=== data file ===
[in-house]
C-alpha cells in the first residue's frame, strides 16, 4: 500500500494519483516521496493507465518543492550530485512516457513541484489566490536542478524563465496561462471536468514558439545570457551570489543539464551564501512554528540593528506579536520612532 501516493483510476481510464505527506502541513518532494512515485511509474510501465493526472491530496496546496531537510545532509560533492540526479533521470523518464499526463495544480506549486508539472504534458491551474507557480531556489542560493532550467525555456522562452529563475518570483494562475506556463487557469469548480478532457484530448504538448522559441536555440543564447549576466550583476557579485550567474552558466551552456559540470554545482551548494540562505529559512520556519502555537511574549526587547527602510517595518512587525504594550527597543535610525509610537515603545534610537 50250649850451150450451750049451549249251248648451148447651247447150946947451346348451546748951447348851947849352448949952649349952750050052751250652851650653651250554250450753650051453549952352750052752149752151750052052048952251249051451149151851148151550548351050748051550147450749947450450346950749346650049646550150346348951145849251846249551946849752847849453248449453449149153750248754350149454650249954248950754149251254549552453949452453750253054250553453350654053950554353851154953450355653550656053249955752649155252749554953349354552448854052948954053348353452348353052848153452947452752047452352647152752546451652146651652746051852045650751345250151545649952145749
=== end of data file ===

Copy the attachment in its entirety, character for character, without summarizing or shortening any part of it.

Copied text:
[in-house]
C-alpha cells in the first residue's frame, strides 16, 4: 500500500494519483516521496493507465518543492550530485512516457513541484489566490536542478524563465496561462471536468514558439545570457551570489543539464551564501512554528540593528506579536520612532 501516493483510476481510464505527506502541513518532494512515485511509474510501465493526472491530496496546496531537510545532509560533492540526479533521470523518464499526463495544480506549486508539472504534458491551474507557480531556489542560493532550467525555456522562452529563475518570483494562475506556463487557469469548480478532457484530448504538448522559441536555440543564447549576466550583476557579485550567474552558466551552456559540470554545482551548494540562505529559512520556519502555537511574549526587547527602510517595518512587525504594550527597543535610525509610537515603545534610537 50250649850451150450451750049451549249251248648451148447651247447150946947451346348451546748951447348851947849352448949952649349952750050052751250652851650653651250554250450753650051453549952352750052752149752151750052052048952251249051451149151851148151550548351050748051550147450749947450450346950749346650049646550150346348951145849251846249551946849752847849453248449453449149153750248754350149454650249954248950754149251254549552453949452453750253054250553453350654053950554353851154953450355653550656053249955752649155252749554953349354552448854052948954053348353452348353052848153452947452752047452352647152752546451652146651652746051852045650751345250151545649952145749